CA054
Comox Valley


Country/territory: Canada

IBA Criteria met: A4i (2008)
For more information about IBA criteria please click here

Area: 30,000 ha

Protection status:

Birds Canada / Nature Canada

Site description
The Comox Valley lies along the east-central coast of Vancouver Island, near the town of Courtenay. The site is bounded to the north by the Oyster River, to the south by the Trent River and Comox Harbour, to the west by the Beaufort Mountains, and to the east by the Strait of Georgia. The estuaries, backshore areas and associated lowland valley bottoms provide an extensive network of habitats. Inland valley lowlands are a mixture of agricultural areas and forested land. Low elevation forests are dominated by Douglas Fir and Western Hemlock forests. Within the valley are three urban centres, as well as a 10,000 hectare estuary. The valley has a relatively mild climate, with winter temperatures above freezing point, but generally less than 10°C on average.

Key biodiversity
The Comox Valley is ornithologically noteworthy for the numbers of Pacific Trumpeter Swans that over-winter there. The flocks of swans seemed to have been increasing over the last few years, as indicated by regular surveys being conducted. The peak counts for the winters of 1991/92, 1992/93 and 1993/94 were 1,007, 1,225 and 1,191, respectively. On December 17, 1996, however, the peak count was a record maximum of 2,009 birds. This number represents as much as 10% of the world population of Trumpeter Swans, and 12.5% of the Pacific population of this species. The swans arrive in early November and are mostly gone by the end of March. They have been seen to feed on discarded vegetables or corn cobs, green forage between harvested corn, and seedlings of various winter cover crops, as well as native vegetation.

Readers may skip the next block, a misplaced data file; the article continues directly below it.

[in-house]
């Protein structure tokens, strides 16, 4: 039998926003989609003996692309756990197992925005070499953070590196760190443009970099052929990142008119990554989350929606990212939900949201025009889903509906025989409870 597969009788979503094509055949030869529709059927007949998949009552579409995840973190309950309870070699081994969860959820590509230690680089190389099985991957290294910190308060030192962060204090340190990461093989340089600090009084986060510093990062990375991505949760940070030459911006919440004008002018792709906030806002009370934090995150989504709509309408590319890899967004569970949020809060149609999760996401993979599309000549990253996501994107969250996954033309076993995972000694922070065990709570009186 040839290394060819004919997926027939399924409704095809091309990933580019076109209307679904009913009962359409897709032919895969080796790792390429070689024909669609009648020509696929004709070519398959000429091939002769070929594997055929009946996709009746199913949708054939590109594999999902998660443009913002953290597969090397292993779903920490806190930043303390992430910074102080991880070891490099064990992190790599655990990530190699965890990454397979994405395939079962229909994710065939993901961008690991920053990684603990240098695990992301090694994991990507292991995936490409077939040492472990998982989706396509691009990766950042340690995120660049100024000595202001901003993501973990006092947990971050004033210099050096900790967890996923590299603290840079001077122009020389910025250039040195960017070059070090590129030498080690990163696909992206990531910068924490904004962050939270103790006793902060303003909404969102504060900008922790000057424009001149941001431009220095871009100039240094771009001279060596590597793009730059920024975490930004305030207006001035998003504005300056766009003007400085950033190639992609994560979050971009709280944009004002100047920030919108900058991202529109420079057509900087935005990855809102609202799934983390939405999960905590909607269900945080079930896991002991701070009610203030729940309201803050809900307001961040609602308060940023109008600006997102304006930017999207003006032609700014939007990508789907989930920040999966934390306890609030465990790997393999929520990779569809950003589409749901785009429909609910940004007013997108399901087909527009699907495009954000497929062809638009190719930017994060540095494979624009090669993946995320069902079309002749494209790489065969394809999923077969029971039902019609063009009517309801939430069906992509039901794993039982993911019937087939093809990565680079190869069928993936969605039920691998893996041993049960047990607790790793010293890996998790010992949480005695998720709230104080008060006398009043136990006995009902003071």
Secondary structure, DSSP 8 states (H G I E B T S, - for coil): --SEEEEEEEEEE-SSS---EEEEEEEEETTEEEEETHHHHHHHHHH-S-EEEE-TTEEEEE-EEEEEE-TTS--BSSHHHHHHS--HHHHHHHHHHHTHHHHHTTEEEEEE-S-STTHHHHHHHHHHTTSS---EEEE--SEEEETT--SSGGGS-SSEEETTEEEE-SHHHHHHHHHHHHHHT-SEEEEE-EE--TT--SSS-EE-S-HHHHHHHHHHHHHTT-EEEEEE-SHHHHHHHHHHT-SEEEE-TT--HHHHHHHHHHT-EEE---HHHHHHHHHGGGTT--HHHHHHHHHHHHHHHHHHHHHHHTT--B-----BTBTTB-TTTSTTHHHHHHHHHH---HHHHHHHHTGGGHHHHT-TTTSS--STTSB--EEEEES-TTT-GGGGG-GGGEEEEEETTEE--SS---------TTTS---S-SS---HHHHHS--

Waterfowl numbers reach nationally significant numbers in winter (10,000). Congregations are composed of many species, most notably American Wigeon, Mallard, Northern Pintail, and Black, Surf and White-winged Scoter. The valley and estuary are important feeding areas for migrating Black Brants. Also several thousand shorebirds of mixed species use the estuary flats and farm fields for winter feeding. And, up to 425 Bald Eagles can gather to feed along the valley, shoreline and estuary during winter.


Recommended citation
BirdLife International (2020) Important Bird Areas factsheet: Comox Valley. Downloaded from http://www.birdlife.org on 03/12/2020.